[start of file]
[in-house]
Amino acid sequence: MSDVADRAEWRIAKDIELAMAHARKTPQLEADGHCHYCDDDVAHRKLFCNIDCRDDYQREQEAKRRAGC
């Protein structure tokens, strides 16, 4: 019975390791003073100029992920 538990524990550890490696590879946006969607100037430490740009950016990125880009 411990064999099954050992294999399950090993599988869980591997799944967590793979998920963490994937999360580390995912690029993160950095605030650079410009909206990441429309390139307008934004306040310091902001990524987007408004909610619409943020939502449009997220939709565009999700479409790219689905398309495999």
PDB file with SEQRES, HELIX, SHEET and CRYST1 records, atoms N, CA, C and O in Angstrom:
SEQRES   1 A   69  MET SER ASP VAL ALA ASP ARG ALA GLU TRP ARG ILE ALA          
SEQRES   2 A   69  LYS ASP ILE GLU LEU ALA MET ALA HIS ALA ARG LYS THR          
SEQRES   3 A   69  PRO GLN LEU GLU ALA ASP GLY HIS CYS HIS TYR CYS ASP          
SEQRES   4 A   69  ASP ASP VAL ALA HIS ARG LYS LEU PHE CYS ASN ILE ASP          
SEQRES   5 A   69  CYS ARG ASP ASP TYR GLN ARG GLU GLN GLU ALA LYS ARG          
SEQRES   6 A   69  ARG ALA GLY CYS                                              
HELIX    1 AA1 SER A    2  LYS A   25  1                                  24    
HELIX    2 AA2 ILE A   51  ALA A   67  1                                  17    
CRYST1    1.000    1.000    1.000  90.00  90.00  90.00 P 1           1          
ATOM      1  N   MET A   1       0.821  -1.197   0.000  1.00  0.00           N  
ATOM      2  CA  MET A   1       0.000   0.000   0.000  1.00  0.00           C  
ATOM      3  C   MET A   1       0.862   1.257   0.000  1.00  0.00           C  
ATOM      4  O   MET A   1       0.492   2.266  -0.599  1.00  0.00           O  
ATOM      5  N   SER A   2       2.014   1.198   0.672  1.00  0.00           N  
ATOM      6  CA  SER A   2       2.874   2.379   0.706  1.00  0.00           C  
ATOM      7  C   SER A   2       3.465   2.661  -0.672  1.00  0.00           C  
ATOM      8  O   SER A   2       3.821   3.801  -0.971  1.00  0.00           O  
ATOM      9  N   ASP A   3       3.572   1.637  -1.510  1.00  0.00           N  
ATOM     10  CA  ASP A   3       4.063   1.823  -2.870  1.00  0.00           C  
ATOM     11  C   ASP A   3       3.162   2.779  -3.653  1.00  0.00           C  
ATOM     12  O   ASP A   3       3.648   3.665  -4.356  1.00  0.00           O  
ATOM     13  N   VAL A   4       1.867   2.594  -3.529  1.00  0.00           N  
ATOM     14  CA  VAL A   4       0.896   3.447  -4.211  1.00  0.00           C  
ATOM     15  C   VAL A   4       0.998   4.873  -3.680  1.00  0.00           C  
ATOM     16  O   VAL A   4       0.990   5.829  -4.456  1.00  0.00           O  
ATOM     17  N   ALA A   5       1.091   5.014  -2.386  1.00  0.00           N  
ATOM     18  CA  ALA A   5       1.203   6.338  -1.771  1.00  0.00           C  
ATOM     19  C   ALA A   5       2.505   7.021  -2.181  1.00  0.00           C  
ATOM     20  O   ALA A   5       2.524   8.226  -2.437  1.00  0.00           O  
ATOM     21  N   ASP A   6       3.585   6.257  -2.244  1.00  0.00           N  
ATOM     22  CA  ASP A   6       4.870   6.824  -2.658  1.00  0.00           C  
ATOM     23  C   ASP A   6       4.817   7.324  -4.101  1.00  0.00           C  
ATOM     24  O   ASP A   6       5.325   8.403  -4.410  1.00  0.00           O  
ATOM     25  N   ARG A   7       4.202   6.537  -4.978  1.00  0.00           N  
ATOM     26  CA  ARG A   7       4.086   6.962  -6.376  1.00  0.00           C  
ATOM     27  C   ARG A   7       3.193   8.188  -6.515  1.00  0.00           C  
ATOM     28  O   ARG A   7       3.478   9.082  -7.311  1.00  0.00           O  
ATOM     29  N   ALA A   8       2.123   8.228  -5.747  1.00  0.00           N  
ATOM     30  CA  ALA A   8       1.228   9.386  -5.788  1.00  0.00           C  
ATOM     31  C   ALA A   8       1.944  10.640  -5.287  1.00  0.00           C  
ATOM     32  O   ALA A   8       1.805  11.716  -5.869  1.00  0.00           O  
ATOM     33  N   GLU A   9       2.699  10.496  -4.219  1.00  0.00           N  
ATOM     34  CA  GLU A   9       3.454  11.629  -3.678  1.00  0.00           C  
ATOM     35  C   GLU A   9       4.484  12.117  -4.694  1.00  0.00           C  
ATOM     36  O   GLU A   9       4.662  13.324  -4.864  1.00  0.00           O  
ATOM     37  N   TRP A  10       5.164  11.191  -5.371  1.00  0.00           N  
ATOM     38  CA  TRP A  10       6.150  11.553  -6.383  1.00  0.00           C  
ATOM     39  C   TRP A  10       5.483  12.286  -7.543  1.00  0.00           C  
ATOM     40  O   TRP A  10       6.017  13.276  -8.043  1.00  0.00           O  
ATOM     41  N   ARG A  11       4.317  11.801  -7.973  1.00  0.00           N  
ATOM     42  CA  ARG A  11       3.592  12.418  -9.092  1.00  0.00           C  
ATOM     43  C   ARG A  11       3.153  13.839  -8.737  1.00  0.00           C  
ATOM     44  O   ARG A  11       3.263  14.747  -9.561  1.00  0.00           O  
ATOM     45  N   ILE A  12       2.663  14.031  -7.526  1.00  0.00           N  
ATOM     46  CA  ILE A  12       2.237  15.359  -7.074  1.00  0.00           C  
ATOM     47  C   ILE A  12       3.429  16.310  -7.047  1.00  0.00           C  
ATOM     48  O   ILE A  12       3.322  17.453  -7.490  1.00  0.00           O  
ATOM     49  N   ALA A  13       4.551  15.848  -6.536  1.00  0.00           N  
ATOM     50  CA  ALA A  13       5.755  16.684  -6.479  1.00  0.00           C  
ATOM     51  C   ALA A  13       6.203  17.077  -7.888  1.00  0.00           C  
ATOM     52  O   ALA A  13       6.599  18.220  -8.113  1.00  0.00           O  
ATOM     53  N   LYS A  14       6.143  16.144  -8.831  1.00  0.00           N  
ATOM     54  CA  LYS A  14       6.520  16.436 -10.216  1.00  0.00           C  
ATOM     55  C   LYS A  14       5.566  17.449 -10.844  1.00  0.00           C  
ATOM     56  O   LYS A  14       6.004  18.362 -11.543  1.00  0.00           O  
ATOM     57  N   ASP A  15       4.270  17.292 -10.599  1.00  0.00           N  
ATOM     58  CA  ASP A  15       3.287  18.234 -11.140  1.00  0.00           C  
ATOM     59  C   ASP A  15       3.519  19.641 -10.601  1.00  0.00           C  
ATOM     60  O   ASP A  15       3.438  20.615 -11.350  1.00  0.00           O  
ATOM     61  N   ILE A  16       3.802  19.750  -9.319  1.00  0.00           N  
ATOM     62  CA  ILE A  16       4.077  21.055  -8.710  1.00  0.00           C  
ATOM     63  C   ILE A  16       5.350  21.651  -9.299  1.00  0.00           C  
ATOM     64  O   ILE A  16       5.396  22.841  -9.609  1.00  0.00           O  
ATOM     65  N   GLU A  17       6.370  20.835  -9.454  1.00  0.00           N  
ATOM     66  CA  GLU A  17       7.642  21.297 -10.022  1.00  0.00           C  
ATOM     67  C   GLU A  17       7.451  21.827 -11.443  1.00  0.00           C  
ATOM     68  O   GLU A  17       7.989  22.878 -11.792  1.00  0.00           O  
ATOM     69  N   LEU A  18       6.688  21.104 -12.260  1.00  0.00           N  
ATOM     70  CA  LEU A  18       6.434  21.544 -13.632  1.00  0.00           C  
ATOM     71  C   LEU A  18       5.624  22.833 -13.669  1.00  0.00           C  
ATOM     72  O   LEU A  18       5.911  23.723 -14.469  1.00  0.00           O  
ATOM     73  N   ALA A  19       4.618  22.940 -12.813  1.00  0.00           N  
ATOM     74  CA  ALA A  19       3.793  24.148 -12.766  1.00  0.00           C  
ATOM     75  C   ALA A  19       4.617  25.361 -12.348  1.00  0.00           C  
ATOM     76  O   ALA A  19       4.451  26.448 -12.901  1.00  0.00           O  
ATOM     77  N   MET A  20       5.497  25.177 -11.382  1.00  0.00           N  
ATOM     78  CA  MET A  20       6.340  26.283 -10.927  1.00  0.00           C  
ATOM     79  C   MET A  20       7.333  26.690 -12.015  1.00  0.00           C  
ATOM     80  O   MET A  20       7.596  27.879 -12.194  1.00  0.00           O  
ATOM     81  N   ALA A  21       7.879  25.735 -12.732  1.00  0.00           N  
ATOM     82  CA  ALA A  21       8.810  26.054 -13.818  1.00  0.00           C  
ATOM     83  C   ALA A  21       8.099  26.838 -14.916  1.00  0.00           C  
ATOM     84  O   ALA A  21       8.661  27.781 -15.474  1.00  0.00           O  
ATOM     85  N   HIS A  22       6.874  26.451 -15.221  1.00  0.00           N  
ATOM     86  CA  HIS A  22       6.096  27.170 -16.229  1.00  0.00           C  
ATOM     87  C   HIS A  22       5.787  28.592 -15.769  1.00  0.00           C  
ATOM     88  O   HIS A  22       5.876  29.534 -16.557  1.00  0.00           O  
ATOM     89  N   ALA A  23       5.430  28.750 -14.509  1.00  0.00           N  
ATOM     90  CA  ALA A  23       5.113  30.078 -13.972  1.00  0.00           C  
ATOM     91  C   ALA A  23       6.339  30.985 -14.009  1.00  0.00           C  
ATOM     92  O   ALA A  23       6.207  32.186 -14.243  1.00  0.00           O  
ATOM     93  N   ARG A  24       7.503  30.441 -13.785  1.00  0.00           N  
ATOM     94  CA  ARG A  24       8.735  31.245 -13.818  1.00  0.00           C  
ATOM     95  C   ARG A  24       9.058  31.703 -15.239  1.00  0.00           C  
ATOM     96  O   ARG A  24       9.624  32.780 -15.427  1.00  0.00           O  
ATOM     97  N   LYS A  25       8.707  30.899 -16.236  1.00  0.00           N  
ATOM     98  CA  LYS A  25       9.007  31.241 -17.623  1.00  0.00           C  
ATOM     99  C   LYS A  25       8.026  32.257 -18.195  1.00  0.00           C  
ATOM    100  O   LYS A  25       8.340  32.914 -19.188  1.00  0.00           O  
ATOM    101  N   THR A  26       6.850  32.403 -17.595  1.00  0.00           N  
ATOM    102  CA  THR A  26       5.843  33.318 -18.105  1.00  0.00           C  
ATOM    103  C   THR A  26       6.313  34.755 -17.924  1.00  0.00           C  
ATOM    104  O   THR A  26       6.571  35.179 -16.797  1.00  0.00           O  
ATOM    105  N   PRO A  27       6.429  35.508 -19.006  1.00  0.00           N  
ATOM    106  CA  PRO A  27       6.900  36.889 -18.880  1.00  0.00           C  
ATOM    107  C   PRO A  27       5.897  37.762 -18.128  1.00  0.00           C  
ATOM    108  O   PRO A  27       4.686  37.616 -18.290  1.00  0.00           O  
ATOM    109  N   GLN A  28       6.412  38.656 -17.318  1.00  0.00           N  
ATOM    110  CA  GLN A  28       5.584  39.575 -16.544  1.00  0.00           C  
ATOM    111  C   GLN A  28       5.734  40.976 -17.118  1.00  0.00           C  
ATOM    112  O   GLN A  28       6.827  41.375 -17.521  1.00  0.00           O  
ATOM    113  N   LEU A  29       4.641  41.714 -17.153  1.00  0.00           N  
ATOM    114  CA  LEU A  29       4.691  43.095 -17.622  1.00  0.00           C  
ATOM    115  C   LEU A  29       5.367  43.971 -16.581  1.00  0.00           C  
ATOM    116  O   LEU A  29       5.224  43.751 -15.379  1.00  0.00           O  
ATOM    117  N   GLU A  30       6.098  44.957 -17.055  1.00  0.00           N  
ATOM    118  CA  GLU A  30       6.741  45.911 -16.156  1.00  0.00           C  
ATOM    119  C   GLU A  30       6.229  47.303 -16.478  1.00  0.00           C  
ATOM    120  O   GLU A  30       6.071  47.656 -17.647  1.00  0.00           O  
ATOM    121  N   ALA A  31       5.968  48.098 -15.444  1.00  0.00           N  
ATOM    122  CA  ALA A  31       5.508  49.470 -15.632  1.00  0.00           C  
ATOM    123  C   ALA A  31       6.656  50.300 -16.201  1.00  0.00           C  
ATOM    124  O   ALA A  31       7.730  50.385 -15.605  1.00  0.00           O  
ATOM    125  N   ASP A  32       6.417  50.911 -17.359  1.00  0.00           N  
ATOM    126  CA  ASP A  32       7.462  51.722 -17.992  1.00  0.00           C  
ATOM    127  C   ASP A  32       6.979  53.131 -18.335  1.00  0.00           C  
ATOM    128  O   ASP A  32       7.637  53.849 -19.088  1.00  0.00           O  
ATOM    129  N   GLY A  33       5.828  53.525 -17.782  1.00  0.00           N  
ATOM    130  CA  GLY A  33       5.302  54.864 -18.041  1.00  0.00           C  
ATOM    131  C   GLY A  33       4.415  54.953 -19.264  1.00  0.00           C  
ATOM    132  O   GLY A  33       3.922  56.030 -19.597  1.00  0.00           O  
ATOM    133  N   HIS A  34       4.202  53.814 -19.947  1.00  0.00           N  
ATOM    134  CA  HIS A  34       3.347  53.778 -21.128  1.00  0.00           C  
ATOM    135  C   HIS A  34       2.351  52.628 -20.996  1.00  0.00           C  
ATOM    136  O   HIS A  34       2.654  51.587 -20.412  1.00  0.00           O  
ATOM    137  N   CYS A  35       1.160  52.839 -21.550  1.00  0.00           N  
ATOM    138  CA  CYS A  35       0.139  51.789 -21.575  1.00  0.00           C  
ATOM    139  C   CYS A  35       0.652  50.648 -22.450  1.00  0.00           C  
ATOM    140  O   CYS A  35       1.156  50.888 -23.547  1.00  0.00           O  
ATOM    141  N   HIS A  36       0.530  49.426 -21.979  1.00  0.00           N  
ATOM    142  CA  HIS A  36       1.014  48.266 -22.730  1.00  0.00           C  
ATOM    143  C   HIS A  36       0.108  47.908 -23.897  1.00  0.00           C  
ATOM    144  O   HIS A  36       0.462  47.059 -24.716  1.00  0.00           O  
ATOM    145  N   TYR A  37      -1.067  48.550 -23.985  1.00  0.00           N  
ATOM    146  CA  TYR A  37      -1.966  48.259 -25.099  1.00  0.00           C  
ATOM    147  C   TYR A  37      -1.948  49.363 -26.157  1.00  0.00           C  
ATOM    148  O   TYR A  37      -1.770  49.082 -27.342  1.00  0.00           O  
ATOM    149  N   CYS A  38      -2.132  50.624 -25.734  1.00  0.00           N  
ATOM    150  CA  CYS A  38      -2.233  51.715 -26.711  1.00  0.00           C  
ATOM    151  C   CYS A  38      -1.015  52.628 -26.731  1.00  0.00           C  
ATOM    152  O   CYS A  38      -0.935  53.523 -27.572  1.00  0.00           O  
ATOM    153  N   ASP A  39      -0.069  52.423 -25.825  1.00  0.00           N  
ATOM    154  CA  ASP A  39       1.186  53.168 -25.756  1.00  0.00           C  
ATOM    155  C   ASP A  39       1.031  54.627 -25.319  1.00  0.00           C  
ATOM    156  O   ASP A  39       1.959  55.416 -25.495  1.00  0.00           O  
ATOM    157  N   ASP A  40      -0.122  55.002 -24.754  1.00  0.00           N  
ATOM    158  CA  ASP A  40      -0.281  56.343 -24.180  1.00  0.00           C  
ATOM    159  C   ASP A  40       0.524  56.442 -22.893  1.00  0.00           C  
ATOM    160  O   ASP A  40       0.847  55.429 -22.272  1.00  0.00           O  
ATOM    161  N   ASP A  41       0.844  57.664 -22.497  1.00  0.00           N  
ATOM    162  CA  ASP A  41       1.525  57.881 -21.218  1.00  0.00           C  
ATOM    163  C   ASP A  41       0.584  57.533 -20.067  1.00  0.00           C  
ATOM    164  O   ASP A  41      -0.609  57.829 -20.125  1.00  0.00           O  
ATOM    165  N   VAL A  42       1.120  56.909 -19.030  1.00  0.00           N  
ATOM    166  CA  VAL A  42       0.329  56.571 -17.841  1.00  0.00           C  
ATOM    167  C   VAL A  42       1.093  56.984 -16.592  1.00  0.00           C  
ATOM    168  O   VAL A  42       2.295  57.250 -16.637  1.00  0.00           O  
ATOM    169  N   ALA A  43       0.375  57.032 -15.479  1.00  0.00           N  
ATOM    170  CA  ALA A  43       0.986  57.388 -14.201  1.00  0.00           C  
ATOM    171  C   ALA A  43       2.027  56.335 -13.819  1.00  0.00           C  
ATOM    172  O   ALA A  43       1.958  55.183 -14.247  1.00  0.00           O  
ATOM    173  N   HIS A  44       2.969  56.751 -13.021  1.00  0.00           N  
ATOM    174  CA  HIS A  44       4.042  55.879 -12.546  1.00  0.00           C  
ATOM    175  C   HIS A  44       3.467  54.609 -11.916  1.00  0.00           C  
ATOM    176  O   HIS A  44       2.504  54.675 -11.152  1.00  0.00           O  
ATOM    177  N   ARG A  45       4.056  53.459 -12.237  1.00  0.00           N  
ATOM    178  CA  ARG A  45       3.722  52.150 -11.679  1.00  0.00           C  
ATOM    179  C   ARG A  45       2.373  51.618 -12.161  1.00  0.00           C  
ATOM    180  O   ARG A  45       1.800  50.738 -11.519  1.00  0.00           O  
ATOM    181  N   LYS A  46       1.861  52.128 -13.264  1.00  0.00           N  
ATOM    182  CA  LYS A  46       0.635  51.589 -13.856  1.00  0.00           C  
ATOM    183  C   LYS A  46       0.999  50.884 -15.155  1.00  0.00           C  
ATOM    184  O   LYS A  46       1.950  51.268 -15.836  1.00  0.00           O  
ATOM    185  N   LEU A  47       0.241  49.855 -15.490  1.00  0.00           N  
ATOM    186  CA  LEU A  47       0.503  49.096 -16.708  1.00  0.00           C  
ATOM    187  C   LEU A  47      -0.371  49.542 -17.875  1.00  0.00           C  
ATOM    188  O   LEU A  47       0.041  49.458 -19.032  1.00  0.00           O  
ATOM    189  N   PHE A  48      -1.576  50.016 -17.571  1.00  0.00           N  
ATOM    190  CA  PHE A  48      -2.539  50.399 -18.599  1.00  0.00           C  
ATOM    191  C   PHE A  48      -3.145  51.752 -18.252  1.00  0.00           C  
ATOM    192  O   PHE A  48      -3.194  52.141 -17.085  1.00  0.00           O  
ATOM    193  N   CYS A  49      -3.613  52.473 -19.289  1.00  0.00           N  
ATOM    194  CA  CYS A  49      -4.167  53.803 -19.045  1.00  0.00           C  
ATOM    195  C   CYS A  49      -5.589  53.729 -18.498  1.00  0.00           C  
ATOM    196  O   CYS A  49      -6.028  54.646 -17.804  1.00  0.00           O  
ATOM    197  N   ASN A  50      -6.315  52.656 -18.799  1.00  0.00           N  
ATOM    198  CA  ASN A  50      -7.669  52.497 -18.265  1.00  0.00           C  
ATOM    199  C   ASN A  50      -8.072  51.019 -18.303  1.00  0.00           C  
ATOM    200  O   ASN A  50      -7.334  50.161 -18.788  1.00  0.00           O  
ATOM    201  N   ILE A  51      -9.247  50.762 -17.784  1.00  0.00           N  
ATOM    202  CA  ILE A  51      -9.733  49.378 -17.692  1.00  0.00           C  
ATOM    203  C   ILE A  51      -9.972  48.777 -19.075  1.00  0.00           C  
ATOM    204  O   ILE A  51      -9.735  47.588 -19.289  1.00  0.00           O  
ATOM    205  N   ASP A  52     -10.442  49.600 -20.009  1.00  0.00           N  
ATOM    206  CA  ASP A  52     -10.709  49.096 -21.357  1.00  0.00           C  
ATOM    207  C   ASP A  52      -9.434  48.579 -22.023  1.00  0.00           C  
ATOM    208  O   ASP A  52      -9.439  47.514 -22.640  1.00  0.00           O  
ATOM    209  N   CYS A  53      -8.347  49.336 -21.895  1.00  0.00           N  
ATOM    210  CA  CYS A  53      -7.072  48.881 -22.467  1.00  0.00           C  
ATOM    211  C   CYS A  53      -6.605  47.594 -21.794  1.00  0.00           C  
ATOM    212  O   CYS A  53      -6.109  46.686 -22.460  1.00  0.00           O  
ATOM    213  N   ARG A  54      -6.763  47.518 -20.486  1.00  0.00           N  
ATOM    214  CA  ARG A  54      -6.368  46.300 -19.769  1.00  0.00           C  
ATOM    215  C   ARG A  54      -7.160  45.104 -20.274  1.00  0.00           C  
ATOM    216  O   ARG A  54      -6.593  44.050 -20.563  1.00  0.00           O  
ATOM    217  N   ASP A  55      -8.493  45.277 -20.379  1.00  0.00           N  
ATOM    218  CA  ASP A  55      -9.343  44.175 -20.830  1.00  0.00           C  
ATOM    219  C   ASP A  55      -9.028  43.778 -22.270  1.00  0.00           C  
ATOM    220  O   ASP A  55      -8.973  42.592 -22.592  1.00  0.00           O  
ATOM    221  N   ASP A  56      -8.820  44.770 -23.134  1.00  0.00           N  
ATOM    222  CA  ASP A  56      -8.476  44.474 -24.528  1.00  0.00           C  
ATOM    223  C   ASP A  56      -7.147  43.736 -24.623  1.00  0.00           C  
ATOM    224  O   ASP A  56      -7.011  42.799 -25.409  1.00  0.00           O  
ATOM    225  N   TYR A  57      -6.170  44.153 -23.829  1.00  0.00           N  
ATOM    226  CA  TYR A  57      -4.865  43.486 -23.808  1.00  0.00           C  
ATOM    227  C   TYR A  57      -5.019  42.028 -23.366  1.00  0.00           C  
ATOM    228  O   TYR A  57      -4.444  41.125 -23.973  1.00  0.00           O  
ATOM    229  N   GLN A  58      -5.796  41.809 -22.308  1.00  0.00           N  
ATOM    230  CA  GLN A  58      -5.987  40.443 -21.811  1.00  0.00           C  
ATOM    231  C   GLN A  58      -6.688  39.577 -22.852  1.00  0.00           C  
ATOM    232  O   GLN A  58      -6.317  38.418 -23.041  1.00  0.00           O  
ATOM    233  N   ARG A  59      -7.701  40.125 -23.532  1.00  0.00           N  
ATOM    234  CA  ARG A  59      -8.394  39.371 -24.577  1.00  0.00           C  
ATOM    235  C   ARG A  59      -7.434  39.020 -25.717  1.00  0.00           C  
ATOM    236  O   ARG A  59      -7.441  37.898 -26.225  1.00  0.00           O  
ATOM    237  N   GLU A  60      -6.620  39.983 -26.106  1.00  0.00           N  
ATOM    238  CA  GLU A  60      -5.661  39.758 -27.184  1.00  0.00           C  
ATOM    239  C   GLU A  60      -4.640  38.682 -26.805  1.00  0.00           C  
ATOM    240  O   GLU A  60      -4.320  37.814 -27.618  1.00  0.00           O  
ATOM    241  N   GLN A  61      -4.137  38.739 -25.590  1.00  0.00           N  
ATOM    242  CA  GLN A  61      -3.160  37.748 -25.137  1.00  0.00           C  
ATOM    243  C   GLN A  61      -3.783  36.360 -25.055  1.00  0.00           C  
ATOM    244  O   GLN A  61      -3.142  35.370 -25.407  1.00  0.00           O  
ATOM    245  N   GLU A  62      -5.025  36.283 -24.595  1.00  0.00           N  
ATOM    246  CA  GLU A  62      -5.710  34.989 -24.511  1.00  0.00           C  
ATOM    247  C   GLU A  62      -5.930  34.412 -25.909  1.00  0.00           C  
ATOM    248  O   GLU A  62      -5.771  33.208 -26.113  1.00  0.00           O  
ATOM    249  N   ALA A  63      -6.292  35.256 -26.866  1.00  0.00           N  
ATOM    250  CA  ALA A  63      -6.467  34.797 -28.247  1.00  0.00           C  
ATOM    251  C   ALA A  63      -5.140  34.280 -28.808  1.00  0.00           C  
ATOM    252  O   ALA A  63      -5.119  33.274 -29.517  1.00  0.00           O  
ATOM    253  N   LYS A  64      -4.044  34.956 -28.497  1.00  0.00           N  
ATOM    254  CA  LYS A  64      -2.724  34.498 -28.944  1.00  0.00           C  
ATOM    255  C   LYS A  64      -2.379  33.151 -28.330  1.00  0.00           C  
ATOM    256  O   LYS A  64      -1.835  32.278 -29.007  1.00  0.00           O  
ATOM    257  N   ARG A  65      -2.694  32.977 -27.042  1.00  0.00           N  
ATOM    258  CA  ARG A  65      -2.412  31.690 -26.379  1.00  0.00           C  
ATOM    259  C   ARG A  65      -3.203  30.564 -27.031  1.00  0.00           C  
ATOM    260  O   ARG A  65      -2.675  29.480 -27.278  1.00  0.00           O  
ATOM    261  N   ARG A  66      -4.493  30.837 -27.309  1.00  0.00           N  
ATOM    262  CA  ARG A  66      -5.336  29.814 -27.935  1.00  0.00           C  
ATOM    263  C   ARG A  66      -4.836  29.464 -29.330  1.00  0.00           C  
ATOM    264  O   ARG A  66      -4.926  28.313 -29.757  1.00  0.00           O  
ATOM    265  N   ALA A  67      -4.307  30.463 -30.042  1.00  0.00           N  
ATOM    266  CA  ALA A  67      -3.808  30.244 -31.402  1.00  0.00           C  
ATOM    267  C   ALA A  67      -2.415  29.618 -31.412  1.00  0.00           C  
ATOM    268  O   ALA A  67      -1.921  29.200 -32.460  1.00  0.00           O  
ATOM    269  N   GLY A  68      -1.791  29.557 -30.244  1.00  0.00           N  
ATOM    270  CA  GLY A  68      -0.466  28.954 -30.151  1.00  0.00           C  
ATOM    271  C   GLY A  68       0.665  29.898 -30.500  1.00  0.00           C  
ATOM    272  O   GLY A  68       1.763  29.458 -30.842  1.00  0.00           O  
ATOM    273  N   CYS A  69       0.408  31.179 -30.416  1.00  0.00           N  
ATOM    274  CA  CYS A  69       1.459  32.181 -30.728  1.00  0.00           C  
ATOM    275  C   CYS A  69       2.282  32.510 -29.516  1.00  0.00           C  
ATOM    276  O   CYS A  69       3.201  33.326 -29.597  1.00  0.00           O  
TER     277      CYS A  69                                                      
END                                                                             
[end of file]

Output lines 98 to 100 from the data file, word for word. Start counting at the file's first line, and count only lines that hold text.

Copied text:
ATOM     85  N   HIS A  22       6.874  26.451 -15.221  1.00  0.00           N  
ATOM     86  CA  HIS A  22       6.096  27.170 -16.229  1.00  0.00           C  
ATOM     87  C   HIS A  22       5.787  28.592 -15.769  1.00  0.00           C  